Corn, Free Trade, and Crossborder Organizing

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Citizen Action in the Americas

Corn, Free Trade, and Crossborder Organizing
by Spring Miller and Amy Shannon, Enlaces America | July 15, 2002

Food security and labor security are the fundamental priorities for Mesoamerica: without dignified work, families don’t have enough income, and without income, we have hunger, hopelessness, and migration. We must reinvigorate and reorient small- and medium-scale production in the countryside if we are to break the cycle of hunger and exodus from the region.

With this call to action, Armando Bartra, president of Instituto de Estudios para el Desarollo Rural Maya, an organization that supports community-based rural development in Mexico, opened the International Corn, Commerce, and Community Conference on June 17, 2002, in Chicago, IL. His words became a central theme for conference participants, who arrived in Chicago from throughout Central America, Mexico, and the United States to explore common concerns regarding economic integration and rural development. By the end of the meeting, participants had embraced a new vision of "Mesoamerica," a region that has been transformed by migration and that now includes communities ranging from Panama to Canada. Although the region suffers from many problems, it also contains vibrant local and transboundary communities. Reclaiming and revitalizing Mesoamerica as a region gave participants a new angle for working together to solve common problems.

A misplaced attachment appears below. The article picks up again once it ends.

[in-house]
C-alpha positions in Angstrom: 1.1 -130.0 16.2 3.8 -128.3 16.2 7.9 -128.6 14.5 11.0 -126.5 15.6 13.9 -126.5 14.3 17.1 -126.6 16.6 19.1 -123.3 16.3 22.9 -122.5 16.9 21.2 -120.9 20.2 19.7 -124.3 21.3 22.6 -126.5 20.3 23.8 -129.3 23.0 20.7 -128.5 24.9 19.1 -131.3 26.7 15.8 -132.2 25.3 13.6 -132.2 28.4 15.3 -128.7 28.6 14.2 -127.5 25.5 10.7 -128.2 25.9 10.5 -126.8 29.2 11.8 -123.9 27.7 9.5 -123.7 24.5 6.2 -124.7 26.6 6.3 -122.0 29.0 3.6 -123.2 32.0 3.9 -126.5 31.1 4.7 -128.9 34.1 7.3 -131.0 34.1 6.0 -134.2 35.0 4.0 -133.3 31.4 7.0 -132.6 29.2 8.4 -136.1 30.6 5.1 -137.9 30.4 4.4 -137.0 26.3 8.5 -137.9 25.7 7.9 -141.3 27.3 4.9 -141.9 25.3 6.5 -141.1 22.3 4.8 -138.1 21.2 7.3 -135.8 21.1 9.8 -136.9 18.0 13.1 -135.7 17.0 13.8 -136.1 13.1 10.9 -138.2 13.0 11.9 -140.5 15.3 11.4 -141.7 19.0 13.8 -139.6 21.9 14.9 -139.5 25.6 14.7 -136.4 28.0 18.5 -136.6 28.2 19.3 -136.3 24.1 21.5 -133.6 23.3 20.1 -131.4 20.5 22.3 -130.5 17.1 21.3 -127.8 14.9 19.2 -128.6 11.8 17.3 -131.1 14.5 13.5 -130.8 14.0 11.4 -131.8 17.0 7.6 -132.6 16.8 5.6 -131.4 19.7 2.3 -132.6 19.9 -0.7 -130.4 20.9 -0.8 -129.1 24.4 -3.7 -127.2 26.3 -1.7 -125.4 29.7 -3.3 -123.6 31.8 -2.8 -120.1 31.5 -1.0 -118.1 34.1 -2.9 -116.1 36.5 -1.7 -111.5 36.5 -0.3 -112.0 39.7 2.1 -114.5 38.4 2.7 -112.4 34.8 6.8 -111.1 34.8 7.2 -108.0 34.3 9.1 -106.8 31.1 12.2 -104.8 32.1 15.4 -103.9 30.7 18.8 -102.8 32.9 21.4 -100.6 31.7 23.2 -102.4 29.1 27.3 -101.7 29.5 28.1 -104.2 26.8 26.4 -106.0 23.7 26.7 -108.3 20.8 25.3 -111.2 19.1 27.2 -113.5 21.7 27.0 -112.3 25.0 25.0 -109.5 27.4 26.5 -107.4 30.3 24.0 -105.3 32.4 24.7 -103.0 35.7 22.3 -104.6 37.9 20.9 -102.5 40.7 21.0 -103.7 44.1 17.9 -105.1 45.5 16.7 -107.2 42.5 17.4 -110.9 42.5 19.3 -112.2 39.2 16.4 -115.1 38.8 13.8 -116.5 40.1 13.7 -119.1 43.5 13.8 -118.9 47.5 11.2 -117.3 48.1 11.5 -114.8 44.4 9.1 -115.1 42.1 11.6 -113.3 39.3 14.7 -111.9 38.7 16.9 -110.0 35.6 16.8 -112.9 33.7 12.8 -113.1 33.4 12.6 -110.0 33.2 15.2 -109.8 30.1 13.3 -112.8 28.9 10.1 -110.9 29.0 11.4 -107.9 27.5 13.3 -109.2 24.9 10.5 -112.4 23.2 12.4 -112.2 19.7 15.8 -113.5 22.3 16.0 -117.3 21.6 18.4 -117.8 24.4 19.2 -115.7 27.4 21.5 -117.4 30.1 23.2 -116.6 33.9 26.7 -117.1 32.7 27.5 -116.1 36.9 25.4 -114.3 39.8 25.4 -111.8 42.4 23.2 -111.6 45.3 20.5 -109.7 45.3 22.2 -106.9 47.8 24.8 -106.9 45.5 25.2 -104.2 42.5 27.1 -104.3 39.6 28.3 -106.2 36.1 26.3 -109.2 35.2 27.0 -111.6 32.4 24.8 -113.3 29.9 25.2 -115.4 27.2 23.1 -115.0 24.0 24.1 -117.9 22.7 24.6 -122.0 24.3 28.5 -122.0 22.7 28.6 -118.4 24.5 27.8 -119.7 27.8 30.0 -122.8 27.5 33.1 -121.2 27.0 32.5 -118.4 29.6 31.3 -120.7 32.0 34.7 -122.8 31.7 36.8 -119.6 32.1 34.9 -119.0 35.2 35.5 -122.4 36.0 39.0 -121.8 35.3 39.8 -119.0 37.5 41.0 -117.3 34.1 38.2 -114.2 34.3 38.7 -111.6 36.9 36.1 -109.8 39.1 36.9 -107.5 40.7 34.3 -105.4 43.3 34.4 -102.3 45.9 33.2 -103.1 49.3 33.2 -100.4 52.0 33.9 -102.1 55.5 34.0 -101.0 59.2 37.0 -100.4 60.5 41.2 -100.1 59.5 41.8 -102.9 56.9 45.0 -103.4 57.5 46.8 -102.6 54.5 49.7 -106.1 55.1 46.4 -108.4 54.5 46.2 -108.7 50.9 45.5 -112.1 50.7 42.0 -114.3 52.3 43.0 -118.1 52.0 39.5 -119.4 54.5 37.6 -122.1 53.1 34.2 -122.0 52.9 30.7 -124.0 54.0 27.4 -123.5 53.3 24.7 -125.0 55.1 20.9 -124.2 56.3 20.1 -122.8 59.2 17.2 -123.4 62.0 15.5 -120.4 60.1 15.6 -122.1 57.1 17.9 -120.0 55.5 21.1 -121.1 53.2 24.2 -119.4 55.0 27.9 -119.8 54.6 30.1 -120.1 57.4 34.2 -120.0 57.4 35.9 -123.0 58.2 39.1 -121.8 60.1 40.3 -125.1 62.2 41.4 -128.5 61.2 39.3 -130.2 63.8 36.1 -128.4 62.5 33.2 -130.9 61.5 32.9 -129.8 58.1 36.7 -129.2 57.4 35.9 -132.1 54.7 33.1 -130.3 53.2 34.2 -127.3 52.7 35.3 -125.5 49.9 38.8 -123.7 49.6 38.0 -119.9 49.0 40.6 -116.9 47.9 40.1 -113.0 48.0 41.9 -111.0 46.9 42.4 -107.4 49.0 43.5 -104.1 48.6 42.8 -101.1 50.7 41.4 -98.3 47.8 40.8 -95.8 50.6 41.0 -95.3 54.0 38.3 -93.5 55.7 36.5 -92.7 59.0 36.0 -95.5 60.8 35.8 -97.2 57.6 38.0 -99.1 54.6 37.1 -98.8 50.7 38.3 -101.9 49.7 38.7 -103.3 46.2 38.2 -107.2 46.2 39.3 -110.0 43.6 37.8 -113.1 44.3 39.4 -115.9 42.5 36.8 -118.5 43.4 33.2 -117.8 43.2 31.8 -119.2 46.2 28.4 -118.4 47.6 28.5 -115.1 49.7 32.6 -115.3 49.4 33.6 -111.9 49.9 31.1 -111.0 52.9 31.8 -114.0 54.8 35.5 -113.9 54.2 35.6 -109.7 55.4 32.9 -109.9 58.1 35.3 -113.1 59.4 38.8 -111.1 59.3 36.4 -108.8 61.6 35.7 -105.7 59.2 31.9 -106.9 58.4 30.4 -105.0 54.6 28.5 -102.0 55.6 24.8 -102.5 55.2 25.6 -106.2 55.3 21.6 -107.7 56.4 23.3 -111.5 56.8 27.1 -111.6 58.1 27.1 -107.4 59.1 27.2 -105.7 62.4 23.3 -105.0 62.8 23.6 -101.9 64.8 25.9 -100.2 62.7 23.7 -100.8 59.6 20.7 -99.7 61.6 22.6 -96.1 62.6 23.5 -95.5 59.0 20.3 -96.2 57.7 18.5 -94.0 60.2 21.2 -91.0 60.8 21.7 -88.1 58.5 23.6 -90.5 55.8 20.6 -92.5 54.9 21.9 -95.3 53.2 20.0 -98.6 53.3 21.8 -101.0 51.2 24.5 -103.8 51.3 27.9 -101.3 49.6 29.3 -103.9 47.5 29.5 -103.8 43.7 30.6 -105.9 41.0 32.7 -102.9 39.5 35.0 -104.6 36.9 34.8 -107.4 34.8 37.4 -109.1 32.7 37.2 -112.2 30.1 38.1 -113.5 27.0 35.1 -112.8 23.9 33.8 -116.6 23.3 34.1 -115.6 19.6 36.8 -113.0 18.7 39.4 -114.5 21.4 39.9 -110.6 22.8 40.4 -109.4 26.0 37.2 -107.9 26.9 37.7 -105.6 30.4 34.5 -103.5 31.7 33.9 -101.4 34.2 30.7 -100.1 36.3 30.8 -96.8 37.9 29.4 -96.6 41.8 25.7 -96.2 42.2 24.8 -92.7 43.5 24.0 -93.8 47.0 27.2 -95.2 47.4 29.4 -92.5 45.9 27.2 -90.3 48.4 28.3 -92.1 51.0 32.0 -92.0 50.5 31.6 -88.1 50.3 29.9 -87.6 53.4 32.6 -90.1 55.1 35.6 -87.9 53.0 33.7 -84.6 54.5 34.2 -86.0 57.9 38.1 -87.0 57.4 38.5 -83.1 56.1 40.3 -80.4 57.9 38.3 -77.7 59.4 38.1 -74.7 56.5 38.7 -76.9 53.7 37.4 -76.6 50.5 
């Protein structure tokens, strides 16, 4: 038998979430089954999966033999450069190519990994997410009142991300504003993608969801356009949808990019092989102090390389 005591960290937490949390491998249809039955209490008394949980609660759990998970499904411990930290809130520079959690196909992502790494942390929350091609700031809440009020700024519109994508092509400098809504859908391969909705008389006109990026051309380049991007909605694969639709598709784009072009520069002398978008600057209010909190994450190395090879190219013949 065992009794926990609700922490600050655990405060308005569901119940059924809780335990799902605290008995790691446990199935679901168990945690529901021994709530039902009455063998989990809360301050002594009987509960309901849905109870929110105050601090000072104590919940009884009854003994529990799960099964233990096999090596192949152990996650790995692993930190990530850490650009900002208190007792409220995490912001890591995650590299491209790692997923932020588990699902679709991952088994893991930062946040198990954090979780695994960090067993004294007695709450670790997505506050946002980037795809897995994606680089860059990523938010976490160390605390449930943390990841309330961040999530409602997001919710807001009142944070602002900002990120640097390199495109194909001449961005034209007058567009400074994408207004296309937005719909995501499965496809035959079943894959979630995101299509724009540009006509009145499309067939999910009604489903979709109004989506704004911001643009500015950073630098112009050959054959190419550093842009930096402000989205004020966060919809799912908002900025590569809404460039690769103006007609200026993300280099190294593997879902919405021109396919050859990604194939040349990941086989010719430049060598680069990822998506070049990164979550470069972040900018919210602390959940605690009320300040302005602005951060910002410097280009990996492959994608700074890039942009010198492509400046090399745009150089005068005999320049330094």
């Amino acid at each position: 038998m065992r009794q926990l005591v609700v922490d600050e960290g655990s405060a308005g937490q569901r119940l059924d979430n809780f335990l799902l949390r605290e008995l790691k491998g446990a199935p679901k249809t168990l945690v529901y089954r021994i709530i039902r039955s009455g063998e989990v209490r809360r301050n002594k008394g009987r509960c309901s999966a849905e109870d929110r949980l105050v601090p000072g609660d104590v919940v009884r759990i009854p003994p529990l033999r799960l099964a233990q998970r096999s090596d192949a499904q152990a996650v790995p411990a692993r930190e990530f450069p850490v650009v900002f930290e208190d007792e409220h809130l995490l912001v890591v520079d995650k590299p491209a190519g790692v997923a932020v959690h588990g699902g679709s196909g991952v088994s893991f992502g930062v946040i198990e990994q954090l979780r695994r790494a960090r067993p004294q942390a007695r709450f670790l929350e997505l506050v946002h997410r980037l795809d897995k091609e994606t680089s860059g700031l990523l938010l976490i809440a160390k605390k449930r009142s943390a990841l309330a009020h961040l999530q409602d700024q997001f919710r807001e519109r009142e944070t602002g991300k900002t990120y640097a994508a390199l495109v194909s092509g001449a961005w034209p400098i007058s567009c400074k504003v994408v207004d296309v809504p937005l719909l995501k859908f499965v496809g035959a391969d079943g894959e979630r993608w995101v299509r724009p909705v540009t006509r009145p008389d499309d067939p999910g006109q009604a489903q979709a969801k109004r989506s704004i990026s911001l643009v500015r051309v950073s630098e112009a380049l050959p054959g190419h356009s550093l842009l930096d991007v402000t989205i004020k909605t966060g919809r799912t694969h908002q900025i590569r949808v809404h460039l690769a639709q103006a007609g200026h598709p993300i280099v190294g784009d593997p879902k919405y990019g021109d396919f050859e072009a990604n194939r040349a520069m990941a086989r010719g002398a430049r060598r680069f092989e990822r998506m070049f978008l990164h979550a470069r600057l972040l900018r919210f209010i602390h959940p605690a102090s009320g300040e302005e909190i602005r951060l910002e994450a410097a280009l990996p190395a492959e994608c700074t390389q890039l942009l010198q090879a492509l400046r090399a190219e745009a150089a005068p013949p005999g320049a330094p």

This assessment is reflective of a growing awareness throughout the region that our national realities are increasingly intertwined, and that efforts to address issues of local concern like poverty, dislocation, food insecurity, and environmental degradation, must be conducted from regional perspectives and with crossborder coordination.
The implementation of the North American Free Trade Agreement (NAFTA) in 1994 represented only the most visible step in the development of a regional market system in North and Central America–one that has been consolidated over the past decade via both national-level policy decisions and international agreements. Under this system, the term "economic development" has become largely synonymous with infrastructure and integration projects that reorient national economies toward export-based economies and that facilitate market entry by foreign capital. The jolting transitions associated with the insertion of local economies into regional and global economic systems have had a variety of social, environmental, and cultural repercussions for communities throughout the region.
As governments in North and Central America continue to pursue deepened integration (notably in the form of such proposals as the Free Trade Area of the Americas, the U.S.-Central America Free Trade Agreement, and Plan Puebla Panamá), affected communities and civil society groups are coalescing across interest sectors and national borders to educate one another and to jointly articulate alternatives to current regional economic development models.